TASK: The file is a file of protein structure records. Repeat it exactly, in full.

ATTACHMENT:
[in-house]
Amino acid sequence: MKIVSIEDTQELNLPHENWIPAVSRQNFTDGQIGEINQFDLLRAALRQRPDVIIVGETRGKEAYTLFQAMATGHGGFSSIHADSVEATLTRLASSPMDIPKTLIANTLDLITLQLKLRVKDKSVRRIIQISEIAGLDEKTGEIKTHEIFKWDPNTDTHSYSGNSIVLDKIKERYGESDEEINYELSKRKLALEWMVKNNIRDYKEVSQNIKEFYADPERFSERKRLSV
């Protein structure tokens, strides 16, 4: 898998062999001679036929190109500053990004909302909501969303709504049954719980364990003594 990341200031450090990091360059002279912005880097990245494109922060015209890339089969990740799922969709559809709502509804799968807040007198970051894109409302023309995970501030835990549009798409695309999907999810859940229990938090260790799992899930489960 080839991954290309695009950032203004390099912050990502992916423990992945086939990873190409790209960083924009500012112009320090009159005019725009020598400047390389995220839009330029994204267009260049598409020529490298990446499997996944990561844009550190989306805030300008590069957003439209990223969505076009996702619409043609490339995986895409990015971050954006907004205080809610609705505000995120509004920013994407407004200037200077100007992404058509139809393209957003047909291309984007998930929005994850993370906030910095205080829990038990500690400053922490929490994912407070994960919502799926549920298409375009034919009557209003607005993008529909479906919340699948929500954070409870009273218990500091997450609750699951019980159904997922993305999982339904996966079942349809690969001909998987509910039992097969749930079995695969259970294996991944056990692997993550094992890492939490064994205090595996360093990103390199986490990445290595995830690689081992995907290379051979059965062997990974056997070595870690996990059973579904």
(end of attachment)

[in-house]
Amino acid sequence: MKIVSIEDTQELNLPHENWIPAVSRQNFTDGQIGEINQFDLLRAALRQRPDVIIVGETRGKEAYTLFQAMATGHGGFSSIHADSVEATLTRLASSPMDIPKTLIANTLDLITLQLKLRVKDKSVRRIIQISEIAGLDEKTGEIKTHEIFKWDPNTDTHSYSGNSIVLDKIKERYGESDEEINYELSKRKLALEWMVKNNIRDYKEVSQNIKEFYADPERFSERKRLSV
């Protein structure tokens, strides 16, 4: 898998062999001679036929190109500053990004909302909501969303709504049954719980364990003594 990341200031450090990091360059002279912005880097990245494109922060015209890339089969990740799922969709559809709502509804799968807040007198970051894109409302023309995970501030835990549009798409695309999907999810859940229990938090260790799992899930489960 080839991954290309695009950032203004390099912050990502992916423990992945086939990873190409790209960083924009500012112009320090009159005019725009020598400047390389995220839009330029994204267009260049598409020529490298990446499997996944990561844009550190989306805030300008590069957003439209990223969505076009996702619409043609490339995986895409990015971050954006907004205080809610609705505000995120509004920013994407407004200037200077100007992404058509139809393209957003047909291309984007998930929005994850993370906030910095205080829990038990500690400053922490929490994912407070994960919502799926549920298409375009034919009557209003607005993008529909479906919340699948929500954070409870009273218990500091997450609750699951019980159904997922993305999982339904996966079942349809690969001909998987509910039992097969749930079995695969259970294996991944056990692997993550094992890492939490064994205090595996360093990103390199986490990445290595995830690689081992995907290379051979059965062997990974056997070595870690996990059973579904």